Have you ever wondered how those YouTube videos that appear on Google search result pages manage to find their way there?
Did Google randomly select them? Were they a part of some special project? Did they buy lots of views from Stormviews, and now Google’s ranking them for their many viewers? If you’re like most YouTube channel owners, then this must be the question on your lips every time you Google search something and find videos on the SERP.
On the contrary, nobody is a part of any special project, and Google owes nobody allegiance. However, these videos are there because the owners are doing something you and the others aren’t doing: optimizing their videos for Google recognition.
On this post, however, we’re going to share with you all the tips you need to optimize your YouTube videos for recognition on the Google SERPs. But before we do that, we’ll like to first share with you the importance of having your videos on Google SERP.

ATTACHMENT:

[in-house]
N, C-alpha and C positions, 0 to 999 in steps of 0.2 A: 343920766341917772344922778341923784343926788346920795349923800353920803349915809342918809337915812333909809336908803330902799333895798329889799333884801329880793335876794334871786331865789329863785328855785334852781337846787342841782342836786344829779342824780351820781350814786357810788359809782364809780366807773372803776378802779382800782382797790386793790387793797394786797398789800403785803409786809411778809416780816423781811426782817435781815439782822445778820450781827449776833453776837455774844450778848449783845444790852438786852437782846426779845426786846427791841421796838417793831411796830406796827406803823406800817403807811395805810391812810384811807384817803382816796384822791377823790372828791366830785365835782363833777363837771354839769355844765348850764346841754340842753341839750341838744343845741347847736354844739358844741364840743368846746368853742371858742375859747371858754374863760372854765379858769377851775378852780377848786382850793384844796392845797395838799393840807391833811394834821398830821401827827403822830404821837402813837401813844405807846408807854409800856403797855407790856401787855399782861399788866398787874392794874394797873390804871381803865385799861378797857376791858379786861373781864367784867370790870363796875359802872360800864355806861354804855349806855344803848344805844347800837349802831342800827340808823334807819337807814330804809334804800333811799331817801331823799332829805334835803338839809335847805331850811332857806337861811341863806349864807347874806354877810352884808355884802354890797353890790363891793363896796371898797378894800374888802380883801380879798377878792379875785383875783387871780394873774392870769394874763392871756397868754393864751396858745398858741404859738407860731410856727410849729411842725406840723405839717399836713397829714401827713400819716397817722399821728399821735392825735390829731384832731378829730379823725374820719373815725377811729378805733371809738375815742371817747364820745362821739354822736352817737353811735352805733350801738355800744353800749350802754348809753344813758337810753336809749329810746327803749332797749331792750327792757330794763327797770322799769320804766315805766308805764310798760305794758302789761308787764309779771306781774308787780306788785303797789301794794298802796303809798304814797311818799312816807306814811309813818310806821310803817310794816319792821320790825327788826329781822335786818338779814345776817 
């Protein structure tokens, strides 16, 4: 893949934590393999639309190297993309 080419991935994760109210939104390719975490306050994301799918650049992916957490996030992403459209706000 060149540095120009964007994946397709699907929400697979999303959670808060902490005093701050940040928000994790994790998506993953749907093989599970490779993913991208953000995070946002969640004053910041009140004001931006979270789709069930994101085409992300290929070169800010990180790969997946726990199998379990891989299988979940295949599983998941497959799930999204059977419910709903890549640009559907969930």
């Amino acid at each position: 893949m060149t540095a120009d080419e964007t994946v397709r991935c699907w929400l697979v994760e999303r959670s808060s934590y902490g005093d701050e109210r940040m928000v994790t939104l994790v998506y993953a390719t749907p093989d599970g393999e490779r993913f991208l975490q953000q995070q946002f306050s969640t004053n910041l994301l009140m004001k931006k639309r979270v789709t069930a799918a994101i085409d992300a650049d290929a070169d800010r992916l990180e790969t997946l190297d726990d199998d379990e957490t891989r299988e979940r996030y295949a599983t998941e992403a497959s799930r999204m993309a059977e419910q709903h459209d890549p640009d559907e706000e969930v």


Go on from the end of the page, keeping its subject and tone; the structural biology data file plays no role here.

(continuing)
Benefits of ranking your videos on Google Search Result Page (SERP)
The biggest benefit of ranking a video on Google SERP is that you get more exposure, views, and subscribers for your videos. Google is, by far, the most used search engine, with over 3.5 billion searches per day (Internetlivestats, 2019). So when a video appears on any of their SERP, you can imagine the number of people that would see it.
But in case you’re still wondering whether anyone has actually benefited from having their videos on Google SERP. Let’s take a look at one hypothetical example: the Ahrefs blog. According to a recent publication on their site, it was stated that Google had sent over 160,000 viewers to their YouTube videos in the last 12 months – which is way more than the less than 50,000 views that came from the countless video embeds on their blog (which currently gets over 250,000 organic visits per month).
So you see, there’s so much to gain if you can optimize your videos to impress Google.
Let’s find out!
Find video topics with traffic potential
Unfortunately, Google doesn’t put up a video for every search query. Why?
Because they believe that not all search queries require a video display. For a search query to have YouTube videos as parts of its SERPs, then two things have to happen: